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Cancer survivor says experience allowed her to help daughter

Cancer survivor says experience allowed her to help daughter

Chris Zifchak of Girard stands in the childhood bedroom of her daughter, Jessica, who lost a four-year battle with Hodgkin’s lymphoma in 2009. Zifchak, a breast cancer survivor, said she remodeled the room for her grandkids while leaving Jessica’s Pez dispenser collection untouched. Zifchak said projects such as this gave her a reason to keep going. Staff photo / Allie Vugrincic

GIRARD — Chris Zifchak has lived half of her life as a breast cancer survivor, which she said allowed her to help her daughter, Jessica, when she struggled for four years with Hodgkin’s lymphoma — a battle Jessica ultimately lost in 2009.

“Sometimes you don’t realize how things are already written,” said Zifchak. “Had I not experienced my journey I don’t know how well I would have been able to help my daughter.”

Zifchak was diagnosed with stage 2 breast cancer in 1989 at age 30. At the time, she had three young daughters.

“One of my earliest and greatest challenges came when my daughter, Stefanie, asked me, ‘Mommy, who will take care of me if you die?'” Zifchak said.

She said that was the moment she realized she had to survive to be there for them.

After six rounds of chemotheraphy over the course of about six months and a left modified radical mastectomy, Zifchak was cancer free.

“And now I get to see my grandchildren,” she said.

In 2005, Zifchak’s daughter and Stefanie’s twin, Jessica, then 21, was diagnosed with Hodgkin’s lymphoma. “It’s different when it’s somebody older, because you like to think they’ve lived a good life,” Zifchak said. “With young people it’s all those hopes and dreams that are gone. It’s like you just don’t believe it.”

Jessica went through chemo, had two stem-cell transplants, and did chemo again. She died at the age of 24.

Zifchak said her experience with cancer has taught her to never take anything for granted — especially banner moments in her children’s lives as they grew up. Now, Zifchak has sayings displayed around her house where she will most often see them, which echo her sentiments about living each day to its fullest and appreciating the little things.

Her house is full of photographs of her family. Zifchak said she used to avoid having her photo taken, but started making an effort to be in photos when she was diagnosed so something of herself would be left for her children.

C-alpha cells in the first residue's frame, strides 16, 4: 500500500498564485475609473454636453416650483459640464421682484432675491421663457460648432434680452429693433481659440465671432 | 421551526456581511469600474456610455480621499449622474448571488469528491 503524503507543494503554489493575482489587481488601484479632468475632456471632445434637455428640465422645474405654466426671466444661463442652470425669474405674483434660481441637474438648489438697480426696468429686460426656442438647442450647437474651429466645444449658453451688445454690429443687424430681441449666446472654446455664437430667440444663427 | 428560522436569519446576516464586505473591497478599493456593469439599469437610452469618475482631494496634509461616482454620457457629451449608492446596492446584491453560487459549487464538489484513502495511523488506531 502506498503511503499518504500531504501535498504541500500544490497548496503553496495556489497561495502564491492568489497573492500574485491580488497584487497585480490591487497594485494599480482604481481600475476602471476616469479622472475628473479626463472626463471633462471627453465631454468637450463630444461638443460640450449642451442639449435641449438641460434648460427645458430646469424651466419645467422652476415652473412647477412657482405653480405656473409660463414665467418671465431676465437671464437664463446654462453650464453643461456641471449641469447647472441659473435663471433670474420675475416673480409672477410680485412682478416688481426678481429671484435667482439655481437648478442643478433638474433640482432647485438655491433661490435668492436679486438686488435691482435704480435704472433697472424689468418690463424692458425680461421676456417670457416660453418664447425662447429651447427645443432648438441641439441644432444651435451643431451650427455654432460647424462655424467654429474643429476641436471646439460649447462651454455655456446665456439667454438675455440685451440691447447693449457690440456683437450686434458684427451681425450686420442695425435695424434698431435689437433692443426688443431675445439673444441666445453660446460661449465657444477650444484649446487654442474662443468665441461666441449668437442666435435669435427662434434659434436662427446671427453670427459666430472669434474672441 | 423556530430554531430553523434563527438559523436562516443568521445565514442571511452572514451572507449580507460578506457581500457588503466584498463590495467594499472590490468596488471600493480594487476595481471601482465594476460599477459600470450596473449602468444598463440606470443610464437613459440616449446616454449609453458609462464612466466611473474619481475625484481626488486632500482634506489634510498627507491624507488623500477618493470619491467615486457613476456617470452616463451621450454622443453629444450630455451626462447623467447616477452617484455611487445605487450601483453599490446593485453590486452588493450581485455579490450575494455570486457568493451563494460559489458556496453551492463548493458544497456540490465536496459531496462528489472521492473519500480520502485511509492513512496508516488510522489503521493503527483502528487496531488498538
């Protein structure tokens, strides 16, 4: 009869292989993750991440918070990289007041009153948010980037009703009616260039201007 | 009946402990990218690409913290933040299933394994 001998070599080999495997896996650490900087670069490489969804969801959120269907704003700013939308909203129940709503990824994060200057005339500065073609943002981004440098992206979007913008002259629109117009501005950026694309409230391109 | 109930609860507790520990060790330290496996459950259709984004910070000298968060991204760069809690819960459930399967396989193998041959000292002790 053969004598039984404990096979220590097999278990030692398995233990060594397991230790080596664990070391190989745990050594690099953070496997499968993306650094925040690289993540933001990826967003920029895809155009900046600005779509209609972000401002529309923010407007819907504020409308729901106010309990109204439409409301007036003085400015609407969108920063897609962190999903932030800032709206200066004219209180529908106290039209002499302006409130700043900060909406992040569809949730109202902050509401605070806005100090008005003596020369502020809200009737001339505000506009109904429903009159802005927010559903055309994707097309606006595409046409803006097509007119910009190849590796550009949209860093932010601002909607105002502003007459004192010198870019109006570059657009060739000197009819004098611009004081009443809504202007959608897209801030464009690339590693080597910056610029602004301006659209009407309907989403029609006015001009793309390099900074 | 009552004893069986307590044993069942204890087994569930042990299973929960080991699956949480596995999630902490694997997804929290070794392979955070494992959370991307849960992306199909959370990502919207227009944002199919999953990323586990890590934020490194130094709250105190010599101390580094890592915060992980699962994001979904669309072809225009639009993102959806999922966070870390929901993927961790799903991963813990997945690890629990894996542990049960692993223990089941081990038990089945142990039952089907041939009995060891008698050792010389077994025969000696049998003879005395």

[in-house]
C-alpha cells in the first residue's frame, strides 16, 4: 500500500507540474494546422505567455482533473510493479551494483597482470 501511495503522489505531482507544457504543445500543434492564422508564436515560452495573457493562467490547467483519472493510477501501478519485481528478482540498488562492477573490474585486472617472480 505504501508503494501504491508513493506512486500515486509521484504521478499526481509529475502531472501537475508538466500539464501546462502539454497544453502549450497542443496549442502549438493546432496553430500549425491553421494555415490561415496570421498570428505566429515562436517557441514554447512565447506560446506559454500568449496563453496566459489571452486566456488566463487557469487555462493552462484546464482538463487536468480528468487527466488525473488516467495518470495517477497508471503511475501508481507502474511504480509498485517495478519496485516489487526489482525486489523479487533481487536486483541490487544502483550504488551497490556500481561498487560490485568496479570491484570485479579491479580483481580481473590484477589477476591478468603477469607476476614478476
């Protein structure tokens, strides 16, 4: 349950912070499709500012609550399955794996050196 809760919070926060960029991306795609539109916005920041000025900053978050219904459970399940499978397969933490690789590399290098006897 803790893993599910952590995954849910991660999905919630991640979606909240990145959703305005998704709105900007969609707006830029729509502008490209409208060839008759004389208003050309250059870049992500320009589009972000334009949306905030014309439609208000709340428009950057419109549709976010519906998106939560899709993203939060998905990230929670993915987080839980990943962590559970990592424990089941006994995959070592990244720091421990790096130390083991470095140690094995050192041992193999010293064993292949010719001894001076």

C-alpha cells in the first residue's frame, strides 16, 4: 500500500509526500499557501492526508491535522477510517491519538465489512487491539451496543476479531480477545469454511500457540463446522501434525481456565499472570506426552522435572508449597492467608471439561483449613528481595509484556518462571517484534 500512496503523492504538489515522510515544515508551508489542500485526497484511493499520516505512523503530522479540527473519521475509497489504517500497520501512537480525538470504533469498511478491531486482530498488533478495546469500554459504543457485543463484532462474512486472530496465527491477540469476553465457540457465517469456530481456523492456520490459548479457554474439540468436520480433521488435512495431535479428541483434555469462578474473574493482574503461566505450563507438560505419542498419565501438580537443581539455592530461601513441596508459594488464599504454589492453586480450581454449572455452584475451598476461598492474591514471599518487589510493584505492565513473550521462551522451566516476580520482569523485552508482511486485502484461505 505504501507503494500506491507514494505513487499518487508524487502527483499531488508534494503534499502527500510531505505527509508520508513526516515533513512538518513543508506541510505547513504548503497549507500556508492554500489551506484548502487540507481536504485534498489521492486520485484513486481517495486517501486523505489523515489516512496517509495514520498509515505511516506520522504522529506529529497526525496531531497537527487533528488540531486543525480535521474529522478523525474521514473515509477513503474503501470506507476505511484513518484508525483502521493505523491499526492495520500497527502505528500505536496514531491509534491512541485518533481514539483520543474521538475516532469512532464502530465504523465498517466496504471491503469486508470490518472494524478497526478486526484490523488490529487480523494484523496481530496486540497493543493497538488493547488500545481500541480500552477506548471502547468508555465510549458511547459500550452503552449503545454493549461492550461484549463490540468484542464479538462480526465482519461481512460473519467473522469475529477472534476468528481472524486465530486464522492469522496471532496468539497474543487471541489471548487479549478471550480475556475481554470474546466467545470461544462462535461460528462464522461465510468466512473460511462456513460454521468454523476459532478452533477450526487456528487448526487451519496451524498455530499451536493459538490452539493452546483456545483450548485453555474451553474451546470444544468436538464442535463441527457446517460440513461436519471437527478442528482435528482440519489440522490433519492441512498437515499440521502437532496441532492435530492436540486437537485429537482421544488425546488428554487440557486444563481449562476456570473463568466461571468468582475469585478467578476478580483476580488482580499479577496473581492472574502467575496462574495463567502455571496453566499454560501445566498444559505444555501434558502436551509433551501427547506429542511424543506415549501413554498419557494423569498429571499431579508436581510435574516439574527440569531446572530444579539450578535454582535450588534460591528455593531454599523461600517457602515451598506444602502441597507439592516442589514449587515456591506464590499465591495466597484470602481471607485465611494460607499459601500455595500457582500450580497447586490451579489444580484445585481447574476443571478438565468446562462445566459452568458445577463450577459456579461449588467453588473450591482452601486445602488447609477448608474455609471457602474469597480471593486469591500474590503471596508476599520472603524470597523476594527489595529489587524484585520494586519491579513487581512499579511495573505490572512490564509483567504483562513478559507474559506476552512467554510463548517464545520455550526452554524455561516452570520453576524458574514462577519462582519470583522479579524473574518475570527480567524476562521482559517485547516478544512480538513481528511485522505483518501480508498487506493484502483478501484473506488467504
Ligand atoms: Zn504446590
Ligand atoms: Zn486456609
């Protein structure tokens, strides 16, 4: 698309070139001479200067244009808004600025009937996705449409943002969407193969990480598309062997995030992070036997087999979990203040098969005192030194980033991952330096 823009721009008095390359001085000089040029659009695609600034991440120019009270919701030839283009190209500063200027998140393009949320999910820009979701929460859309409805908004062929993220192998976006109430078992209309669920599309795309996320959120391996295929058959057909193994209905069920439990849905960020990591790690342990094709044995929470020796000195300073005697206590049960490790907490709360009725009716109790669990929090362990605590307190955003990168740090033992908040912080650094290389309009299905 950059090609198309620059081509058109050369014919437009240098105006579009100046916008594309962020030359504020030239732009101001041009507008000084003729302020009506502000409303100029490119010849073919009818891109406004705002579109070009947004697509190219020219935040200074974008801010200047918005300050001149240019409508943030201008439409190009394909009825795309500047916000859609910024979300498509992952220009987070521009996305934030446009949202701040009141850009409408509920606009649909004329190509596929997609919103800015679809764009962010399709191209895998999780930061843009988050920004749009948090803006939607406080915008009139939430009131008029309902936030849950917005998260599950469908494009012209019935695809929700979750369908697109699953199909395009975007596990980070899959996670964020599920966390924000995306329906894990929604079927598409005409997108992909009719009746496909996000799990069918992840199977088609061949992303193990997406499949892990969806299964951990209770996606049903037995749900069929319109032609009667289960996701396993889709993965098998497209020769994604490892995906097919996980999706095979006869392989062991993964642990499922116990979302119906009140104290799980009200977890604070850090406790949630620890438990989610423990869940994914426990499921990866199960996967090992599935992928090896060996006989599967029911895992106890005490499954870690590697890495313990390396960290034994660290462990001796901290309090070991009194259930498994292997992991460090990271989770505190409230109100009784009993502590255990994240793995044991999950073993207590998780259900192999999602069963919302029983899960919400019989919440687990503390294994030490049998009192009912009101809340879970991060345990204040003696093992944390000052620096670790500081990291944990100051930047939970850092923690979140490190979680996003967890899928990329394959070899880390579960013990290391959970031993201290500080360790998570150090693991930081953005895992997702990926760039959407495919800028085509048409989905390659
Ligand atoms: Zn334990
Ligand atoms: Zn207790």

“I thought, if I die, they aren’t going to know what I look like,” Zifchak said.

She said with cancer, a large part of the battle was in the mind — and for a patient, that means always remembering you are not your disease.

Zifchak credits her own strength of mind with her upbringing. She said her parents, who immigrated from Germany in 1956, were shaped by their experiences, and their attitude rubbed off on Zifchak and her sister.

“I got a lot of strength from them right off,” Zifchak said.

Zifchak said both when she had cancer and now, she gives herself projects and goals to keep going.

“As long as I have that project, that goal, I have to stay here,” she said.

One of Zifchak’s biggest projects was cleaning out Jessica’s room. She said it took “a long time” before she was ready to change what her daughter left behind. Eventually, she found a compelling reason.

“I turned it into a bedroom for the grandkids,” Zifchak said.

She decorated the room for Stefanie’s son and daughter, but kept “Aunt Jessica’s” Pez dispenser collection on the shelves, exactly the way she left them.

“It has life in there again,” said Zifchak, who said she often plays in the room with her grandkids. Her grandson, 7, has been eyeing Jessica’s Pez collection, but Zifchak isn’t ready to give it up yet.

After Jessica’s death, Zifchak became involved with a Cancer Caregiver support group founded by Joyce Aleshire. Jessica and Aleshire, a manager, were on the team that opened the Girard Brusters Ice Cream.

Zifchak said at first she wasn’t sure if she could handle joining the group, but thought to herself, “You know Jess loved that lady, maybe this is what I’m supposed to do.”

The group is comprised of people who cared for family or friends with cancer, and serves as a support group for those who are still caring for loved ones. Members offer advice and suggestions on how to provide care.

“You don’t always know if you’re doing the right thing,” Zifchak said.

The group meets monthly at Yellow Brick Place, 4:30 p.m. to 6 p.m. on the second Tuesday of the month, and at St. Mary Church in Mineral Ridge from 6 p.m. to 8 p.m. the second Wednesday of the month.

“It’s just a peer support group,” Zifchak said. “They know they’re not alone.”

avugrincic@tribtoday.com